Is this Italy's Tony Blair? Meet Matteo Renzi, the rising star of Italian politics

Youthful, charismatic and on the left, Matteo Renzi is being tipped as a new force on Italy's fractured political scene

Rome

Italy’s centre-left Democratic Party (PD) is celebrating after rising star Matteo Renzi was crowned as its secretary at the party primaries on Sunday night with a crushing 68 per cent of the vote.

The big question now is whether the charismatic, 38-year-old "post ideologue" can live up to his reputation as the new Tony Blair and finally give Italy’s centre-left - and its political system - the credibility it’s been missing for decades.

When the centre-left pulled off its age-old trick of snatching victory from the jaws of defeat in this year’s general election, it was clear to everyone that dynamic new leadership was essential for a party that promises much, but delivers very little.

A late surge by the tainted but irrepressible Silvio Berlusconi denied the Democratic Party the majority in the senate that it should have walked away with. The PD’s amiable but uninspiring leader Pierluigi Bersani, 62, quit soon after.

Two months after the inconclusive February poll, a cross-party coalition was installed, leaving PD activists to think hard what might have been. Now their hopes are rising again. And the optimism springs from the energetic and ambitious Mr Renzi.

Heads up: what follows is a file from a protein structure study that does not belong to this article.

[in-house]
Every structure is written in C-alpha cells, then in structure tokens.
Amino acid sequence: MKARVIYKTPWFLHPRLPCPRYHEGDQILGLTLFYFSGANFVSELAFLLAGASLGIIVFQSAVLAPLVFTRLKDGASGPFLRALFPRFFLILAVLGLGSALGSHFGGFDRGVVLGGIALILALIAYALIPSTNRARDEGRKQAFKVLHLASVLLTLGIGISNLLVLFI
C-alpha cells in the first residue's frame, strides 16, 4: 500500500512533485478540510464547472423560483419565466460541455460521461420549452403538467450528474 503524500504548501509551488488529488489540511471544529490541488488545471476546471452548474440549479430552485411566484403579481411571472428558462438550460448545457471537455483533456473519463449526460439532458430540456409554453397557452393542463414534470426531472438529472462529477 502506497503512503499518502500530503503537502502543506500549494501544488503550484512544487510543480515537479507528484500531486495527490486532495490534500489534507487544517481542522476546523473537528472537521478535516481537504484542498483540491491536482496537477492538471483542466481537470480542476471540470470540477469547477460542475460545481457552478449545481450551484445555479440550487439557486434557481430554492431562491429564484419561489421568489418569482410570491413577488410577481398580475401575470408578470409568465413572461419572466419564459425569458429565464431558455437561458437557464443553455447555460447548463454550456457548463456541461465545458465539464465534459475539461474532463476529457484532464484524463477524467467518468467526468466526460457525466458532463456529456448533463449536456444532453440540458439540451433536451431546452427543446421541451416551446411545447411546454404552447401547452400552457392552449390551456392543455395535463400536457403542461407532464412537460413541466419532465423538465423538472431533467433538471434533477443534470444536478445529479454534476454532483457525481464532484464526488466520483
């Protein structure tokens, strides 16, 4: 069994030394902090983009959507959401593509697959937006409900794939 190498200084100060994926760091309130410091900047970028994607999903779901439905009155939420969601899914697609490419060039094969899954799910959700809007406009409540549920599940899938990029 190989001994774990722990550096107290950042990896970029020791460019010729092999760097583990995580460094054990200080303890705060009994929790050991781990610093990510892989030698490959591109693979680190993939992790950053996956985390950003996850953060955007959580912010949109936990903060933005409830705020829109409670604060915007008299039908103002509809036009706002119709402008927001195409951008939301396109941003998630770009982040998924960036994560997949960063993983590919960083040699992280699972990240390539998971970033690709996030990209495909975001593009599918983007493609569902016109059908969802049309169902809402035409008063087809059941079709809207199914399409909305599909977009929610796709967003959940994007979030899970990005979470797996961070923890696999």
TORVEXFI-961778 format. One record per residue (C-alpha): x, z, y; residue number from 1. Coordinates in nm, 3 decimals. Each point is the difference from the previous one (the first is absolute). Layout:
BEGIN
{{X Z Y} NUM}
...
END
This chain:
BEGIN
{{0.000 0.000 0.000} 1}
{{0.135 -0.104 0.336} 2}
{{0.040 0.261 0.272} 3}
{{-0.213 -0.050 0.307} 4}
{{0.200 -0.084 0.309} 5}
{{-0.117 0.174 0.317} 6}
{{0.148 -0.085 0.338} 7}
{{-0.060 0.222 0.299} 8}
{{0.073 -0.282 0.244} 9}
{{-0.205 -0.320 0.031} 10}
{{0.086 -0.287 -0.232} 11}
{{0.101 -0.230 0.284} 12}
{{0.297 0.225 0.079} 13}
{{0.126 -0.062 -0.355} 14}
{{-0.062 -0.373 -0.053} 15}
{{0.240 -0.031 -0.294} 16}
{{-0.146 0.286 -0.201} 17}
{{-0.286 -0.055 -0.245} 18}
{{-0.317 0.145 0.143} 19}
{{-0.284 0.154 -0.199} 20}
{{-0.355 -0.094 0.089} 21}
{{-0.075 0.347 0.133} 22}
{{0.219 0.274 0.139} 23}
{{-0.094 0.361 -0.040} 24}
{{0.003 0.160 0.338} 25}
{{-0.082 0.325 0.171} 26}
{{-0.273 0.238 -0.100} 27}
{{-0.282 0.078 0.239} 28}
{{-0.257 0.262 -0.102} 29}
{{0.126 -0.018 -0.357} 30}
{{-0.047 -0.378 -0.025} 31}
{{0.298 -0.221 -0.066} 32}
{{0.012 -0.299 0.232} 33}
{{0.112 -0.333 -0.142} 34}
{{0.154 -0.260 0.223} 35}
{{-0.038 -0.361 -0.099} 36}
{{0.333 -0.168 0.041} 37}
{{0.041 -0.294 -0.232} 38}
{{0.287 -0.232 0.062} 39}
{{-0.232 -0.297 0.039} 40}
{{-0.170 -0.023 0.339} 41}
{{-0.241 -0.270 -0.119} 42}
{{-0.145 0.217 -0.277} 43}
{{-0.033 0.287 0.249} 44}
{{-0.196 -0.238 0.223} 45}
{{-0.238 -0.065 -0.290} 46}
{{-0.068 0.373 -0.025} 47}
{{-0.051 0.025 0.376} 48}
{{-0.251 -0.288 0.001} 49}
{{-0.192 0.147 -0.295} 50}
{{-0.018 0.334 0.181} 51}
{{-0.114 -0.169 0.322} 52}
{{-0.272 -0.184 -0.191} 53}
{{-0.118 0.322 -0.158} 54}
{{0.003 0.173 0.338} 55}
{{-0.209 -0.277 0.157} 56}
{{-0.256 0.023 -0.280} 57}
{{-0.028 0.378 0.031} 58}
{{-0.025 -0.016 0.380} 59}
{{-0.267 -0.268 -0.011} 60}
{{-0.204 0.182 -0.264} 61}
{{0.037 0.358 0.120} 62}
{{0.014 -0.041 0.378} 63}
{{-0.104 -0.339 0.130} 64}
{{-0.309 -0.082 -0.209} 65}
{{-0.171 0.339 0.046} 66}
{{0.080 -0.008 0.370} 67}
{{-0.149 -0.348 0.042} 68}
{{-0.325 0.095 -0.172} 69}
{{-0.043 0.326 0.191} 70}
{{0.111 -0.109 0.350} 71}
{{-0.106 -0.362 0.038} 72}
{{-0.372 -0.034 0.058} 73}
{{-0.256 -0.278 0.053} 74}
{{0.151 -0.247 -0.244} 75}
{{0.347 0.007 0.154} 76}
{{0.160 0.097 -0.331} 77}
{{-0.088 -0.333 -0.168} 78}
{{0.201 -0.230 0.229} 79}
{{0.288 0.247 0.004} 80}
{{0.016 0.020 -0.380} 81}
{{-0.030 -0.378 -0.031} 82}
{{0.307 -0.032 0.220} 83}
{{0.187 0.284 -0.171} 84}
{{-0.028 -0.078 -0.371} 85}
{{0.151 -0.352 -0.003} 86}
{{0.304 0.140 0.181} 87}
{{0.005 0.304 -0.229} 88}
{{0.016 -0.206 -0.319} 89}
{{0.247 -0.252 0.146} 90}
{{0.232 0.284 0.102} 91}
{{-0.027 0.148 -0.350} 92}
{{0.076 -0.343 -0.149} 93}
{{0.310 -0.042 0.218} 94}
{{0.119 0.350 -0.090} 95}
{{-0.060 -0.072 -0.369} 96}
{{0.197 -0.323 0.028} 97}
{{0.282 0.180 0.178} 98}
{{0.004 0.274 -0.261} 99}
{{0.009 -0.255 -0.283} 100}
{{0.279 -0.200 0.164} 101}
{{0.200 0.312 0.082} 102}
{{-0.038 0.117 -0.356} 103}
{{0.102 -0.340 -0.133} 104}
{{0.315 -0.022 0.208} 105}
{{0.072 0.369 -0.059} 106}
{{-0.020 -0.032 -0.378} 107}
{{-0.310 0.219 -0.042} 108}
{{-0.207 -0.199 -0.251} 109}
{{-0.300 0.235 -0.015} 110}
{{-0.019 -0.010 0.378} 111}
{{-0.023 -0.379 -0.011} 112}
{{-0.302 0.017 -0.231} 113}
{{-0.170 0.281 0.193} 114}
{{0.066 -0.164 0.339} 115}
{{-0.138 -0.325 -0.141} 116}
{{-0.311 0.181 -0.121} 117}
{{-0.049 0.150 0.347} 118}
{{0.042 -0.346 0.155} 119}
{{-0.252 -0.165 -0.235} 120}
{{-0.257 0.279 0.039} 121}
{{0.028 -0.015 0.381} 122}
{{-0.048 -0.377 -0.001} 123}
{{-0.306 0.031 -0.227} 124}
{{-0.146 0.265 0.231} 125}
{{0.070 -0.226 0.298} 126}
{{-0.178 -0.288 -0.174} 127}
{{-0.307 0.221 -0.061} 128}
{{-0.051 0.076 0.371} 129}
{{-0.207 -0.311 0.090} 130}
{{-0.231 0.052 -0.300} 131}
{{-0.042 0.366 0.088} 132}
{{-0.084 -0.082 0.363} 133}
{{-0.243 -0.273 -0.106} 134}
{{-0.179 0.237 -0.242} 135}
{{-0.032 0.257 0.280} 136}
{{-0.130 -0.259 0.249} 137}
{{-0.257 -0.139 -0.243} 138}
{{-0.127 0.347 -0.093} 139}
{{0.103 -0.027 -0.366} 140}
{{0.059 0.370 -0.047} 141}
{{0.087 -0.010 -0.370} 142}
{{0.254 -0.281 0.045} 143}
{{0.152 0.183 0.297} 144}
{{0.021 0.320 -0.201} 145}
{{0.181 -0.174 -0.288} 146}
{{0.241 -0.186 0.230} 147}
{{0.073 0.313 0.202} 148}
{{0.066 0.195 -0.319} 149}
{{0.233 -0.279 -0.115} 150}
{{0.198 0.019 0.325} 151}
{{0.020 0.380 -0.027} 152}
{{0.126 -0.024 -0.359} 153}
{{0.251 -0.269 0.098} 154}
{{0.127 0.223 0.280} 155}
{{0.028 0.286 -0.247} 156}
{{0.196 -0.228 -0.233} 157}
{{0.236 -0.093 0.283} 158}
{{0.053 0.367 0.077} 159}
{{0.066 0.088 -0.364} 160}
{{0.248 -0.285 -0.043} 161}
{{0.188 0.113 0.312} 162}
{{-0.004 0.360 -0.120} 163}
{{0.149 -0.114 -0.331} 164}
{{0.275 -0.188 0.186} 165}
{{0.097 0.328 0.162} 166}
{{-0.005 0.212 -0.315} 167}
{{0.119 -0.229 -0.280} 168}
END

James Walston, a professor of politics at the American University of Rome, said Mr Renzi had considerable political skills.

“In some ways he is the new Tony Blair, for example, he is a very good communicator,” he said.

Mr Renzi has staked his claim on the centre-ground and made little secret of his opposition to the unreconstructed leftist policies held dear by large swathes of his own party. Shrewdly playing the age card, he has also campaigned for the hoary old guard of Italian politics to be "scrapped”.

"This is not the end of the left, it is the end for a group of the left's political leaders," said Mr Renzi, after winning the party leadership. "We have to show that we can win.”

Berlusconi, who has previously sung Mr Renzi’s praises, rang the new leader to congratulate him with wishes that may have been both mischievous and to some extent genuine.

But Mr Renzi, who is currently the mayor of Florence, could yet see his ambitions impeded by the current Italian Prime Minister, the quiet but capable Enrico Letta, who has, for the last eight months managed to hold together an unlikely left-right coalition government.

Mr Letta is also a centrist member of the PD.

“Renzi might be secretary of the party. But is he really the leader if he’s not Prime Minister?” said Professor Walston.

Mr Letta, who at 47 is also one of the new generation of centre-left politicians, has said he is confident there will be no problems despite frequent sniping by Renzi regarding the performance of the coalition.

But few doubt that the pair – the prime minister and neo-PD leader are now anything but rivals. Italian pundits say that were ideologues from both the left and right to succeed in sinking the current coalition, then Mr Renzi would be well placed to become centre-left candidate in a spring general election.

Should the left-right coalition carry on for another year or more and make a half-decent fist of things, then Mr Letta’s chances of leading the PD into the next general election would rise.

Either way, if, as seems distinctly possible, Mr Renzi or Mr Letta were to face a centre-right led by a 78-year-old Silvio Berlusconi, the centre-left would certainly have youth on its side.

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